Today’s tutorial covers how to implement animated sprites and use the related APIs. While this might seem like a rehash of previous tutorials, several key improvements have been implemented since the current sprite system was introduced earlier this year. In addition, many developers are still confused about how to implement sprites in Corona because, in fact, there are two approaches leading to a similar result:
The old (and now depreciated) sprite.* library.
The current sprite APIs that work cohesively with image sheets and the display.* library.
While Corona is technically “backwards compatible” with the depreciated sprite.* library, we strongly encourage that you use (or migrate to) the current sprite methods. If you haven’t implemented the current methods or haven’t ever used sprites in Corona, this tutorial will walk you through the process.
For those already familiar with basic animation in Corona, this tutorial introduces the full array of sprite event listeners and how to implement them.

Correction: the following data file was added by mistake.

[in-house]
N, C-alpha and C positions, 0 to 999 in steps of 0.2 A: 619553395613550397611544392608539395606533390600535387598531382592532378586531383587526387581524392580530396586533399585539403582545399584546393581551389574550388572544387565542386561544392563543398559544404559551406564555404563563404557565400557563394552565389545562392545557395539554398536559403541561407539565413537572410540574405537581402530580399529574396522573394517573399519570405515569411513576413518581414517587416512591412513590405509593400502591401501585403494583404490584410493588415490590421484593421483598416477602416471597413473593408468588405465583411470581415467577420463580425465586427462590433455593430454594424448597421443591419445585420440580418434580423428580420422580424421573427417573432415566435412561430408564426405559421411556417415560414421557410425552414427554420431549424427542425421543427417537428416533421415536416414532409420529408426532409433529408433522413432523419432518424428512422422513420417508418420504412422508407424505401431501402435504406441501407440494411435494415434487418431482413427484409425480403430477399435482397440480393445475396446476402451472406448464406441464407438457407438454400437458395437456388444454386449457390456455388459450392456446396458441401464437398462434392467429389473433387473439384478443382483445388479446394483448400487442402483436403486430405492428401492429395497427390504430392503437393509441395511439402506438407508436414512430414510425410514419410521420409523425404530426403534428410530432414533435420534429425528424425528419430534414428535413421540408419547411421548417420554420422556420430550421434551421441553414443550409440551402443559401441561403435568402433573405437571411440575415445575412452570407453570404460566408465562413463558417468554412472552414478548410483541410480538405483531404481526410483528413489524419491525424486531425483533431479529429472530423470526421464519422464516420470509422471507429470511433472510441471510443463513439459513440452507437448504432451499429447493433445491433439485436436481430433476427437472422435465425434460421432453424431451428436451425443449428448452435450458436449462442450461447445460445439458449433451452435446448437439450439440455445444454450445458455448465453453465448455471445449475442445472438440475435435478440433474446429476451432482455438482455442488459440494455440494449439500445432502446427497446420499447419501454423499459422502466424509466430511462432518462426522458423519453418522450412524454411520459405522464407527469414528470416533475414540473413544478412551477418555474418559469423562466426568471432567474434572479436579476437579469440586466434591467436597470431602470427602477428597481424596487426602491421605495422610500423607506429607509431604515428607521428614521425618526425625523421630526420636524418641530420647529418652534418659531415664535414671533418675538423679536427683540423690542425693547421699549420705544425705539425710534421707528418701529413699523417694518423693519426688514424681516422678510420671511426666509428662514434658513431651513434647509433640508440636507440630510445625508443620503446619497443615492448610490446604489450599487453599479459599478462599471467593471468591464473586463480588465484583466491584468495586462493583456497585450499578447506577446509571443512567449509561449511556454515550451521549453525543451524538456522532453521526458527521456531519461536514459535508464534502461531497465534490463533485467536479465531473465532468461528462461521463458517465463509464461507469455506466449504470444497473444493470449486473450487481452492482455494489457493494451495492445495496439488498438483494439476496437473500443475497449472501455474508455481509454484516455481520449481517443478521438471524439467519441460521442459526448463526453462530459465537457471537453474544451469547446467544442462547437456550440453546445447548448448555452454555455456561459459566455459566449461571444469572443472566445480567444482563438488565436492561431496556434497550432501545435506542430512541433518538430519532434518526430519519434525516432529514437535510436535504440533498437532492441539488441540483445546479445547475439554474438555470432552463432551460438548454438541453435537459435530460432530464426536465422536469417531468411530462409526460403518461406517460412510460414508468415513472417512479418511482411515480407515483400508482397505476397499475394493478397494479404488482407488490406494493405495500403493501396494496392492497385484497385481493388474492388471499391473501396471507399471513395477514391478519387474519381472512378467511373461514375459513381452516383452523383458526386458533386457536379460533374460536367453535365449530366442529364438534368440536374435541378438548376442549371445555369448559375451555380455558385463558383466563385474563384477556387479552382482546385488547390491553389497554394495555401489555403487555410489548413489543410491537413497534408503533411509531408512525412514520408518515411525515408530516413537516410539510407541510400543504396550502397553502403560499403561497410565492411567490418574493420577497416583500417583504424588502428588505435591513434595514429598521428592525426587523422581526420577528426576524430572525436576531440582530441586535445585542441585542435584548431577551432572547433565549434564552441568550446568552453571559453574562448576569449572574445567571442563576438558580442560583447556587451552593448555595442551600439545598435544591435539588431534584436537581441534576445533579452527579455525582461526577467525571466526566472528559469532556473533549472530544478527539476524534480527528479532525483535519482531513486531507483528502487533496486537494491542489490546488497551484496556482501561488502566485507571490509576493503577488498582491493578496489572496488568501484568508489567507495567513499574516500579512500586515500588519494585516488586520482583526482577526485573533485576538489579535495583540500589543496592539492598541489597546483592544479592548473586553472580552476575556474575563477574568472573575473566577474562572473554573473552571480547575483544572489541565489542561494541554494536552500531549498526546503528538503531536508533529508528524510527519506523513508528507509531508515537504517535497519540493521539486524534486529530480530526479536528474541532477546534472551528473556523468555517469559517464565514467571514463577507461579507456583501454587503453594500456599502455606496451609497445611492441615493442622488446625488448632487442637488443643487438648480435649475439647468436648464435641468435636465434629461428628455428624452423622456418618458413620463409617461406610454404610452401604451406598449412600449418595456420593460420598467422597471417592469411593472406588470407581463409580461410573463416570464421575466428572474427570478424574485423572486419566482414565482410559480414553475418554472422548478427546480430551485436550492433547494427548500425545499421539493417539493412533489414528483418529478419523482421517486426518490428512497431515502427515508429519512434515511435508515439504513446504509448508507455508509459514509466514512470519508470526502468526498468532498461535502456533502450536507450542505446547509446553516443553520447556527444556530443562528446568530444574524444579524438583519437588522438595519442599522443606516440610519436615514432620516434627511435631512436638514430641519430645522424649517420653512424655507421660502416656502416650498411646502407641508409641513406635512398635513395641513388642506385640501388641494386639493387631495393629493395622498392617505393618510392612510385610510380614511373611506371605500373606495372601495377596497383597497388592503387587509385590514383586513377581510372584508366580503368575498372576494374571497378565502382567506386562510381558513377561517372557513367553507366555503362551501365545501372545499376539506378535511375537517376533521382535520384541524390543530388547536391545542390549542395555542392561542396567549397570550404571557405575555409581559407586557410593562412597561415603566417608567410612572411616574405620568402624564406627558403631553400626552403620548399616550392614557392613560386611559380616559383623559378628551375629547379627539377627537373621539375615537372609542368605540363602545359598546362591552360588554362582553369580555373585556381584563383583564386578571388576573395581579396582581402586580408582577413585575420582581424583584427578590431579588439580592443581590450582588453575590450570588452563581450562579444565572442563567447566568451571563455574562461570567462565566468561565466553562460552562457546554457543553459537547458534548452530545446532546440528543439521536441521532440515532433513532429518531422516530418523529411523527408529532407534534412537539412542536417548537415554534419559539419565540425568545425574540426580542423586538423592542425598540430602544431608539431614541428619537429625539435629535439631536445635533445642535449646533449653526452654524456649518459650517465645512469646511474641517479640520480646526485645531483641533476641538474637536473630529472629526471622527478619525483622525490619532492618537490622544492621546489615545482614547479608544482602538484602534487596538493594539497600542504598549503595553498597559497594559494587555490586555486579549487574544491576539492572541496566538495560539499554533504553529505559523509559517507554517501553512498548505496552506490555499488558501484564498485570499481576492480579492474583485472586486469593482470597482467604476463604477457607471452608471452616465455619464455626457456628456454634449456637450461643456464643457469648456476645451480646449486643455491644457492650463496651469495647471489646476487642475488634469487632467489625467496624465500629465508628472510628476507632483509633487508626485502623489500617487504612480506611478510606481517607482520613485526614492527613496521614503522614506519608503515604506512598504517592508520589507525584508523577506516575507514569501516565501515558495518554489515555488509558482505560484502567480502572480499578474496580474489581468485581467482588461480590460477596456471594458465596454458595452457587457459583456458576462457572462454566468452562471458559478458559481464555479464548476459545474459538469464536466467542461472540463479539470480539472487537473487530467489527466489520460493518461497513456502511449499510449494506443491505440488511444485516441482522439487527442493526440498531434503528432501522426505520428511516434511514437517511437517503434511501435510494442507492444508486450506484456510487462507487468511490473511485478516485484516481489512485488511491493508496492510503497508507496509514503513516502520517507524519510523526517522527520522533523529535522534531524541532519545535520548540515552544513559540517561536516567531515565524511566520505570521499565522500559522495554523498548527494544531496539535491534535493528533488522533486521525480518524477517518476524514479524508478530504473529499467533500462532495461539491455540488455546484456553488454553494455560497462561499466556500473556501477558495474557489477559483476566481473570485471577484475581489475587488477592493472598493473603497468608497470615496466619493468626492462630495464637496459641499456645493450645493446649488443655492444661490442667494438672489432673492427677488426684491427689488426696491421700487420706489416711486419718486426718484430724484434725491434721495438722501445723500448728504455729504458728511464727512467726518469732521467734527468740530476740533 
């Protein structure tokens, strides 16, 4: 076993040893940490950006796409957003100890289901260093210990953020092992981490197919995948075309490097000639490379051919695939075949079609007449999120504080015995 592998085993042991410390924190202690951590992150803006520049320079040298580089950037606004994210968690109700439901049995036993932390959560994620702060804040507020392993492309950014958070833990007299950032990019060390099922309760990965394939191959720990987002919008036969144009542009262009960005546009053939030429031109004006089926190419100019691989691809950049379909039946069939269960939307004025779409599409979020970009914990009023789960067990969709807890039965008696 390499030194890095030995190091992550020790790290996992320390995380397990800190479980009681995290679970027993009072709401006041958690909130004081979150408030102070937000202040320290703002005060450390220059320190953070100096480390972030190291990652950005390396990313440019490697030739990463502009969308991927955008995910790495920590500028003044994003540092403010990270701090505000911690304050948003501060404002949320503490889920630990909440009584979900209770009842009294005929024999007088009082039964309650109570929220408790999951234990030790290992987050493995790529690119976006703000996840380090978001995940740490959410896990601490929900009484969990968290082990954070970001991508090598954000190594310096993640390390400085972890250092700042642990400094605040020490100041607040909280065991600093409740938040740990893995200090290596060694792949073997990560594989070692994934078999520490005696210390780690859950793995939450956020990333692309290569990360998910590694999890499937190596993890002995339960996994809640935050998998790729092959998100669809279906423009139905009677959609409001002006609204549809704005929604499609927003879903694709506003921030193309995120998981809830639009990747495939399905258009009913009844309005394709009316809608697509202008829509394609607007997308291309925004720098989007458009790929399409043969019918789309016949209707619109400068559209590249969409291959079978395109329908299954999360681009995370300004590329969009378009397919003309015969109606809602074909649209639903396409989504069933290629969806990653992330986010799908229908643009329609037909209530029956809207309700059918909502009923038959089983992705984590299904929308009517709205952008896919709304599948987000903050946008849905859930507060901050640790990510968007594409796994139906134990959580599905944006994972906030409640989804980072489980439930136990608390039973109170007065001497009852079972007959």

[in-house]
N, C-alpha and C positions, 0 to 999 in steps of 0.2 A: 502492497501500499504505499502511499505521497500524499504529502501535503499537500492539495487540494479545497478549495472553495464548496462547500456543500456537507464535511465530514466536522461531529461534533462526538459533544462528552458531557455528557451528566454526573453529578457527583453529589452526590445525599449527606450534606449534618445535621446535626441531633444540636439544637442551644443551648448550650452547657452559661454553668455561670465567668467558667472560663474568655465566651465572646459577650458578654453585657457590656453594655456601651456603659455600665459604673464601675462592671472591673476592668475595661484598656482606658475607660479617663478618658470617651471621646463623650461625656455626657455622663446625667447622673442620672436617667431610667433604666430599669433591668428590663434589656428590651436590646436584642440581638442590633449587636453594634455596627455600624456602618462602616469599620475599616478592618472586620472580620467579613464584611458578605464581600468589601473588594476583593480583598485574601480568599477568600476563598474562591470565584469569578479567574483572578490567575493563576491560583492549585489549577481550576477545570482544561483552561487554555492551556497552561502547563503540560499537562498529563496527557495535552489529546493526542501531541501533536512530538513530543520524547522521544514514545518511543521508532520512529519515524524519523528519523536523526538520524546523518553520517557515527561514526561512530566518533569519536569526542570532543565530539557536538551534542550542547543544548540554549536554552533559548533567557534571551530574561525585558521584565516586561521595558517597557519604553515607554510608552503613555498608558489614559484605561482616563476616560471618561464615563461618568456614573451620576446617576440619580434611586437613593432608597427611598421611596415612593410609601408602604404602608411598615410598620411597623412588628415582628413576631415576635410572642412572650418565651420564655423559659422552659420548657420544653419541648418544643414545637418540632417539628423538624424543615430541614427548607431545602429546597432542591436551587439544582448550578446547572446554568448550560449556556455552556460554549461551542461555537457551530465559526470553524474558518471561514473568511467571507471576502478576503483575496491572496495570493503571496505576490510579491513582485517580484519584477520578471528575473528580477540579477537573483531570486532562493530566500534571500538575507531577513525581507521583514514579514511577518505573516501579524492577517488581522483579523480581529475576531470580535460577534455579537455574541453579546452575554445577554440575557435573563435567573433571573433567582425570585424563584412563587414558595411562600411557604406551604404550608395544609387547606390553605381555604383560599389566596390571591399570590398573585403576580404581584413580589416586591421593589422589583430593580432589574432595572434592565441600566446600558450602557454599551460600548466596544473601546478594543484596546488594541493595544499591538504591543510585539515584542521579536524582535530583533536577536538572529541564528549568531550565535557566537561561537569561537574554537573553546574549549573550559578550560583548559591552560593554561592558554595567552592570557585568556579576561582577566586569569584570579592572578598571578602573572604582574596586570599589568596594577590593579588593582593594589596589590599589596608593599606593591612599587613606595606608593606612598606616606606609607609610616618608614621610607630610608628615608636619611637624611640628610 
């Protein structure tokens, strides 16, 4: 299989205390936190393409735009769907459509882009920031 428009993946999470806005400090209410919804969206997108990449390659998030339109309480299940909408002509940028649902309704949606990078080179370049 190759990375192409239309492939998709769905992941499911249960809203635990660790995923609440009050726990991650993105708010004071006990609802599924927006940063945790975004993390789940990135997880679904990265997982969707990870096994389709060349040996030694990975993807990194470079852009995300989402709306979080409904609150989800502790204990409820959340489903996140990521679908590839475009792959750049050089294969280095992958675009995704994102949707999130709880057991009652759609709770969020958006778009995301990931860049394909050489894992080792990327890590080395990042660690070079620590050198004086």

What exactly is a image sheet? Imagine it as a sheet of paper on which you draw the individual frames for your animated object(s). Other technical terms include texture atlas, image map, or sprite sheet. In Corona, we’ll simply refer to it as an image sheet, because its usage is not limited to either static or animated objects — you can, and often should, use image sheets for both purposes: static images picked from a portion of an image sheet, and animated sprites utilizing multiple frames from a sheet.
Detailed technical notes and usage examples for the graphics.newImageSheet() API are located here, but in this tutorial we’ll discuss how to use image sheets for animated sprites.
Pictured below is a sample image sheet for a running cat. If you want to use this image sheet to follow through the entire tutorial, you can copy the hi-resolution version from here. This sheet consists of eight “frames” in a specifically ordered sequence. By default, the animation will begin at the top-left frame, proceed to the next frame (to its right), wrap to the next row when it reaches the end of the current row, and finally stop (or repeat) when the entire sequence is complete.
Let’s proceed with how to configure this image sheet in Corona. First, set up an indexed table for a basic image sheet of uniform-sized frames. You can (and often will) set up an image sheet using frames of different sizes packed in a tight, optimized arrangement (seedocumentation), but in this tutorial we’ll use a basic image sheet.
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